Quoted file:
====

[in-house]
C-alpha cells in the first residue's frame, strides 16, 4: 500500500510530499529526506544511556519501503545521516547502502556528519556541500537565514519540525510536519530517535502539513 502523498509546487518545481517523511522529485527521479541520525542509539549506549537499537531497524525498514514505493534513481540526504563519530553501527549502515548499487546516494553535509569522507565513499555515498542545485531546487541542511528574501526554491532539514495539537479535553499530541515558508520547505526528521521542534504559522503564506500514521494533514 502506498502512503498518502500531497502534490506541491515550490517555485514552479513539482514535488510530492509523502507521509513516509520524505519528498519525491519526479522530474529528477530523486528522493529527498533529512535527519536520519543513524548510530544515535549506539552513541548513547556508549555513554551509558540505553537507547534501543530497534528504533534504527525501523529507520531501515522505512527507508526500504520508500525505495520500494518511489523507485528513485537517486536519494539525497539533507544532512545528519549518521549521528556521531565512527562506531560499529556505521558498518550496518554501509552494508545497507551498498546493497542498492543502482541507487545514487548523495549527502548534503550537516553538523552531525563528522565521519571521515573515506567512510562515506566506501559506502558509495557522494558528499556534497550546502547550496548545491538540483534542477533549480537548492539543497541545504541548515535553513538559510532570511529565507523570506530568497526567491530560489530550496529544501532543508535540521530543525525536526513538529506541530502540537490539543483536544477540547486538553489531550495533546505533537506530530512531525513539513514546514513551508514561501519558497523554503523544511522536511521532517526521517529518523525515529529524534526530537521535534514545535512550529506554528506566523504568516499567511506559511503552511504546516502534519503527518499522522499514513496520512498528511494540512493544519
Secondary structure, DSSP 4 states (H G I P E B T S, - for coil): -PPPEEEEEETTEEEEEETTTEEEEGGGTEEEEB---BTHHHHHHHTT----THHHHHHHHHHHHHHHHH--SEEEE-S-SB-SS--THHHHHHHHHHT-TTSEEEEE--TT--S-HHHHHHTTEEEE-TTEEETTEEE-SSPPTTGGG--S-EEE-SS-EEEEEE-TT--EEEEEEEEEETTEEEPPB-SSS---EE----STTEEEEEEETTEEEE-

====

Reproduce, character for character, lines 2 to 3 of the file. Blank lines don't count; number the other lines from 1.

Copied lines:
C-alpha cells in the first residue's frame, strides 16, 4: 500500500510530499529526506544511556519501503545521516547502502556528519556541500537565514519540525510536519530517535502539513 502523498509546487518545481517523511522529485527521479541520525542509539549506549537499537531497524525498514514505493534513481540526504563519530553501527549502515548499487546516494553535509569522507565513499555515498542545485531546487541542511528574501526554491532539514495539537479535553499530541515558508520547505526528521521542534504559522503564506500514521494533514 502506498502512503498518502500531497502534490506541491515550490517555485514552479513539482514535488510530492509523502507521509513516509520524505519528498519525491519526479522530474529528477530523486528522493529527498533529512535527519536520519543513524548510530544515535549506539552513541548513547556508549555513554551509558540505553537507547534501543530497534528504533534504527525501523529507520531501515522505512527507508526500504520508500525505495520500494518511489523507485528513485537517486536519494539525497539533507544532512545528519549518521549521528556521531565512527562506531560499529556505521558498518550496518554501509552494508545497507551498498546493497542498492543502482541507487545514487548523495549527502548534503550537516553538523552531525563528522565521519571521515573515506567512510562515506566506501559506502558509495557522494558528499556534497550546502547550496548545491538540483534542477533549480537548492539543497541545504541548515535553513538559510532570511529565507523570506530568497526567491530560489530550496529544501532543508535540521530543525525536526513538529506541530502540537490539543483536544477540547486538553489531550495533546505533537506530530512531525513539513514546514513551508514561501519558497523554503523544511522536511521532517526521517529518523525515529529524534526530537521535534514545535512550529506554528506566523504568516499567511506559511503552511504546516502534519503527518499522522499514513496520512498528511494540512493544519
Secondary structure, DSSP 4 states (H G I P E B T S, - for coil): -PPPEEEEEETTEEEEEETTTEEEEGGGTEEEEB---BTHHHHHHHTT----THHHHHHHHHHHHHHHHH--SEEEE-S-SB-SS--THHHHHHHHHHT-TTSEEEEE--TT--S-HHHHHHTTEEEE-TTEEETTEEE-SSPPTTGGG--S-EEE-SS-EEEEEE-TT--EEEEEEEEEETTEEEPPB-SSS---EE----STTEEEEEEETTEEEE-